MySpace’s death spiral: insiders say it’s due to bets on Los Angeles and Microsoft

I’ve been watching the death spiral MySpace is in for a while. Back in December I interviewed CEO Mike Jones onstage at LeWeb. Back then I thought maybe MySpace could pull it out, but since then I’ve learned the MySpace “plane” that’s in a death spiral has increased its velocity — in the wrong direction.

Since talking with Mike in December I’ve been asking people involved what went wrong and two common themes have evolved:

1. Their bet on Microsoft technology doomed them for a variety of reasons.
2. Their bet on Los Angeles accentuated the problems with betting on Microsoft.

Let me explain.

The problem was, as Myspace started losing to Facebook, they knew they needed to make major changes. But they didn’t have the programming talent to really make huge changes and the infrastructure they bet on made it both tougher to change, because it isn’t set up to do the scale of 100 million users it needed to, and tougher to hire really great entrepreneurial programmers who could rebuild the site to do interesting stuff.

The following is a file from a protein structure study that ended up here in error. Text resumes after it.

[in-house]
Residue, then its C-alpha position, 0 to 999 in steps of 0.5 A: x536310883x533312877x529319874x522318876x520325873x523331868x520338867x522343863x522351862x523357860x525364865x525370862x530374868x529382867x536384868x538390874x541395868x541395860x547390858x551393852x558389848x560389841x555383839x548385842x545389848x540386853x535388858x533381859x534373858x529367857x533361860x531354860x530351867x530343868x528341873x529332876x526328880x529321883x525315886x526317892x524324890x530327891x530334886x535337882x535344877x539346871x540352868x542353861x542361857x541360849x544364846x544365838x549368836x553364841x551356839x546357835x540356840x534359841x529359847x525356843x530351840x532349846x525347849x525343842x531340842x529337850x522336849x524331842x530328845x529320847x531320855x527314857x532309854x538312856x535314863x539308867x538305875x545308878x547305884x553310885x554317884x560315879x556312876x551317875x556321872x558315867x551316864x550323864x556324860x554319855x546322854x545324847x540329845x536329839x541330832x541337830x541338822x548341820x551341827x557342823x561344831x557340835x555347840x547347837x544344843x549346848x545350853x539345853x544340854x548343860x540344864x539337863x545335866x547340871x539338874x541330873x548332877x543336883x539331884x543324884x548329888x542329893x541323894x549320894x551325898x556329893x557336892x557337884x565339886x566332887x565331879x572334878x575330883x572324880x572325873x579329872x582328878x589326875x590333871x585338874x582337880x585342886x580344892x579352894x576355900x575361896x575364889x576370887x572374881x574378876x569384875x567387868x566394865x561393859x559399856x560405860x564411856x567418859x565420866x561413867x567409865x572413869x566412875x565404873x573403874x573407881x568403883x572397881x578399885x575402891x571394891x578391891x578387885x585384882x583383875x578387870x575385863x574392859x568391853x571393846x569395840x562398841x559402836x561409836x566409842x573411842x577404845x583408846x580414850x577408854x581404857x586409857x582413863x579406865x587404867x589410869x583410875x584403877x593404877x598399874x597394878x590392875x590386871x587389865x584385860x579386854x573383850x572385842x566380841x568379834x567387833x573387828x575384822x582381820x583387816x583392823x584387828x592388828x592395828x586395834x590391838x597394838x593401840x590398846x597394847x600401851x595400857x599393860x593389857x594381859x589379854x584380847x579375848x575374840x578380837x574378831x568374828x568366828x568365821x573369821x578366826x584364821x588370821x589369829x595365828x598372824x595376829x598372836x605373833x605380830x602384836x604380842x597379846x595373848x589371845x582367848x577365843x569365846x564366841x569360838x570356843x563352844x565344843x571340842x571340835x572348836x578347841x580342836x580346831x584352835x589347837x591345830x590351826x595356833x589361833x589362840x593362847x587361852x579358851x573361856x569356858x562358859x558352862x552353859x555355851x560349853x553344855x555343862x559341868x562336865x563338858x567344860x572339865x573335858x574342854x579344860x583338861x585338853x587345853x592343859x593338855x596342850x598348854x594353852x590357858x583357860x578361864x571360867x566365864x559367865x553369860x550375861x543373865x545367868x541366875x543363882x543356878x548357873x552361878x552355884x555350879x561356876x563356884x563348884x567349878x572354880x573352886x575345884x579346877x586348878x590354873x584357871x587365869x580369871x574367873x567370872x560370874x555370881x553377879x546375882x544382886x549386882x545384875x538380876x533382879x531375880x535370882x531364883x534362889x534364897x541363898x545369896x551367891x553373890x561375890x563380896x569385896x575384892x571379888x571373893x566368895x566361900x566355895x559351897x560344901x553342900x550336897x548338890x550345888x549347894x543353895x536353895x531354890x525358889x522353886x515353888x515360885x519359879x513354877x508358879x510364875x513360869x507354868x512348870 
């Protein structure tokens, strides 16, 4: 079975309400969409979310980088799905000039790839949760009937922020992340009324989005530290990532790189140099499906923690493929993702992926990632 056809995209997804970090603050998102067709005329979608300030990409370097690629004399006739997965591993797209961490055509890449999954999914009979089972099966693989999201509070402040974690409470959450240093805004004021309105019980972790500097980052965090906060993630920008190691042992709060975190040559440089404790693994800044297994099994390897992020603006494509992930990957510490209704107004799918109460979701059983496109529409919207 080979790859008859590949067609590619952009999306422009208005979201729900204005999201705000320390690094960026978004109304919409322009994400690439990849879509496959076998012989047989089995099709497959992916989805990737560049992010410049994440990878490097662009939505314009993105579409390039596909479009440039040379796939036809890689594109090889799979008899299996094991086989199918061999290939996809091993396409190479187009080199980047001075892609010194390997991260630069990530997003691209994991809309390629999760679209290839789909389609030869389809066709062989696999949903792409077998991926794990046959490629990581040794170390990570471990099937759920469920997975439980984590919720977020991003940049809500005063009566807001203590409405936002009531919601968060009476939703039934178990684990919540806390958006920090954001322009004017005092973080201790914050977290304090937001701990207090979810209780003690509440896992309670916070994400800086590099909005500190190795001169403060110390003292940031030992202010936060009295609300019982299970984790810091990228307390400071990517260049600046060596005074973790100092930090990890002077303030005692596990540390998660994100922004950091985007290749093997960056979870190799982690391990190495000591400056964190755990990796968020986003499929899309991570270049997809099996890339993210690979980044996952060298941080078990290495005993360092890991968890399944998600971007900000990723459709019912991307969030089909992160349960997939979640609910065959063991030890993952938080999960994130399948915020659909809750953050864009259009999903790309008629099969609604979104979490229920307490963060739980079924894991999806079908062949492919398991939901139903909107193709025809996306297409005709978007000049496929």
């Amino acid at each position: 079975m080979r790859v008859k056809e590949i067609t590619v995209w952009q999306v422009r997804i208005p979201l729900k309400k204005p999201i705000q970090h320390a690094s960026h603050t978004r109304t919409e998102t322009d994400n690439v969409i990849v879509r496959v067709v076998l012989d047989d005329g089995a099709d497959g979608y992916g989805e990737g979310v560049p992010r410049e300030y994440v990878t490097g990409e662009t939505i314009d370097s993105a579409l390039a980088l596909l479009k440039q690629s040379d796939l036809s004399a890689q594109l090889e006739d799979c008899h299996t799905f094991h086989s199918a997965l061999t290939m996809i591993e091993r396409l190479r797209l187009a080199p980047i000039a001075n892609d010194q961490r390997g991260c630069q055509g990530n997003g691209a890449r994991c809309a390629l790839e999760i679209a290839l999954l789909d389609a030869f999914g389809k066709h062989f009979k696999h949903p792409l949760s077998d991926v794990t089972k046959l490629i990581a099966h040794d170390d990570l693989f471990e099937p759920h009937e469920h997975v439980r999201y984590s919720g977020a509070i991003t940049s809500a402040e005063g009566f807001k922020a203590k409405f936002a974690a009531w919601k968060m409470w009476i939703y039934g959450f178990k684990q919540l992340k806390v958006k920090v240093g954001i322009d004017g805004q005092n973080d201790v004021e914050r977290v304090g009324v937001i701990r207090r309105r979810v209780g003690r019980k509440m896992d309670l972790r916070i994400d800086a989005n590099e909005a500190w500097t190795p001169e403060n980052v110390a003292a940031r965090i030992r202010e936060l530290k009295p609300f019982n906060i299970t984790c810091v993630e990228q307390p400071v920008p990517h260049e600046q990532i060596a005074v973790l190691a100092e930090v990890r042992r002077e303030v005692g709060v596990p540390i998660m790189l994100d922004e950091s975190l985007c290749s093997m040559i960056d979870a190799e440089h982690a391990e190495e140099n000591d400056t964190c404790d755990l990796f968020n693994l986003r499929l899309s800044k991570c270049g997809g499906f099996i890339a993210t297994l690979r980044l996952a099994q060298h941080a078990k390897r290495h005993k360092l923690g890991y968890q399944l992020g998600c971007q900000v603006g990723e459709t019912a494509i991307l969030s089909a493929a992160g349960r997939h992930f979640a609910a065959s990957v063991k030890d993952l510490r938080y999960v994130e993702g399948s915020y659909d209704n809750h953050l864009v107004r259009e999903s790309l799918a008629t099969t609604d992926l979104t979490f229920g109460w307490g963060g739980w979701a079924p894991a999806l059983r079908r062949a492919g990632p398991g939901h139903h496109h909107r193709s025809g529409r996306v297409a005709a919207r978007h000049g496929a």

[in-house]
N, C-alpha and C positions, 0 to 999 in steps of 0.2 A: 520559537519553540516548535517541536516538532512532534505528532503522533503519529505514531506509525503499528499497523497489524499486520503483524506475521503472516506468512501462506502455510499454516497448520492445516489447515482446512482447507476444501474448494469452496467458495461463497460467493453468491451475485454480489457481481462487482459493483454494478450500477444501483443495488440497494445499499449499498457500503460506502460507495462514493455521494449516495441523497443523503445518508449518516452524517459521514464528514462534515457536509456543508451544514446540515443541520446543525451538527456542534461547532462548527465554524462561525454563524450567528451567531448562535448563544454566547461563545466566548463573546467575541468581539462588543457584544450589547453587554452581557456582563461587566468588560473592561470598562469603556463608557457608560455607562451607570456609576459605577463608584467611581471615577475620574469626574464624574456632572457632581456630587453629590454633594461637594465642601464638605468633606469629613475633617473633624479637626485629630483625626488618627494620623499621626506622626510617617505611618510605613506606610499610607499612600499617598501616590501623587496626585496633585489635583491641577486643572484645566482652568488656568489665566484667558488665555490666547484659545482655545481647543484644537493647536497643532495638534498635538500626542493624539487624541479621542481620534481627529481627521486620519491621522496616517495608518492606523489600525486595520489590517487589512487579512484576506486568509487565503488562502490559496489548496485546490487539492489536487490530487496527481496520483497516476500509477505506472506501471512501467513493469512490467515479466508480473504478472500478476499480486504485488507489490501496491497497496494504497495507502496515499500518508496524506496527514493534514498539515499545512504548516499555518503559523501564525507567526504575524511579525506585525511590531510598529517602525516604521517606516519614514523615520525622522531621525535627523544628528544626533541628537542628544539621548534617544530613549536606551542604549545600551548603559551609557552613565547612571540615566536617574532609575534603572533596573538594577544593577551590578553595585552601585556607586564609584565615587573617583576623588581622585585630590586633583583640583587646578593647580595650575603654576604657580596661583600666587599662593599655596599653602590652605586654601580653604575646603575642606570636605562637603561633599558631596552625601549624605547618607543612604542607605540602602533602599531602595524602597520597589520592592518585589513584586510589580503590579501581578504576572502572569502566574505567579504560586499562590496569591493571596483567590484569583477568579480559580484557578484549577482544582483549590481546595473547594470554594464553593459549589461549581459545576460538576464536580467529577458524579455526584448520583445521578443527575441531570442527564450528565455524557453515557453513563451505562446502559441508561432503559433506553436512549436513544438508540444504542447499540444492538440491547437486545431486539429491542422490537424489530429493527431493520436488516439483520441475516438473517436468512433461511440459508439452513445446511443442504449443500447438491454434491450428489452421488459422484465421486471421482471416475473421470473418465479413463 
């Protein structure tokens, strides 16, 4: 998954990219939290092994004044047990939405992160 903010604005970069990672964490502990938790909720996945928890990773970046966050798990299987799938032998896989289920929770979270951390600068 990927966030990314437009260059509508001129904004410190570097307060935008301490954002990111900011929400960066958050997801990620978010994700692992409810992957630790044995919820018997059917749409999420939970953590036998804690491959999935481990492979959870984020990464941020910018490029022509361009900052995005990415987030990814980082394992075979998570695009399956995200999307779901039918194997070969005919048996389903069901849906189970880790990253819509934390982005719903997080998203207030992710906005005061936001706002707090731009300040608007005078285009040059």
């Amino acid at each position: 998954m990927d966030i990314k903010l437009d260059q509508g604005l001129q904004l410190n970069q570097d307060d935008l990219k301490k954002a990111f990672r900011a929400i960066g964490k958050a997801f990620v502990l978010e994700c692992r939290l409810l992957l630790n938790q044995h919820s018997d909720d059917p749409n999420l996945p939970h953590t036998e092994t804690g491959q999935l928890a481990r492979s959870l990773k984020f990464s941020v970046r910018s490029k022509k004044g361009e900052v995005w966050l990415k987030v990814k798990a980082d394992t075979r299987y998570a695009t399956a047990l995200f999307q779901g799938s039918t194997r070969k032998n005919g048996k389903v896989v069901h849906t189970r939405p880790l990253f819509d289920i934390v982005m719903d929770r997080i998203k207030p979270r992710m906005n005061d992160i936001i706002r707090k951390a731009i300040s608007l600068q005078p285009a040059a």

Here, let’s go back and watch the video with YFrog’s CEO, Jack Levin. He was one of Google’s first infrastructure employees. Now, consider that Silicon Valley has lots of talent like him. Think about the technology he knows. Hint, it isn’t Microsoft. Microsoft’s technology just isn’t used by many serious web companies that I know. Stack Exchange and PlentyOfFish are two notable exceptions and neither is located in Silicon Valley and they hardly are companies with the scale of MySpace used to have (more than 50 million users).

Workers inside MySpace tell me that this infrastructure, which they say has “hundreds of hacks to make it scale that no one wants to touch” is hamstringing their ability to really compete.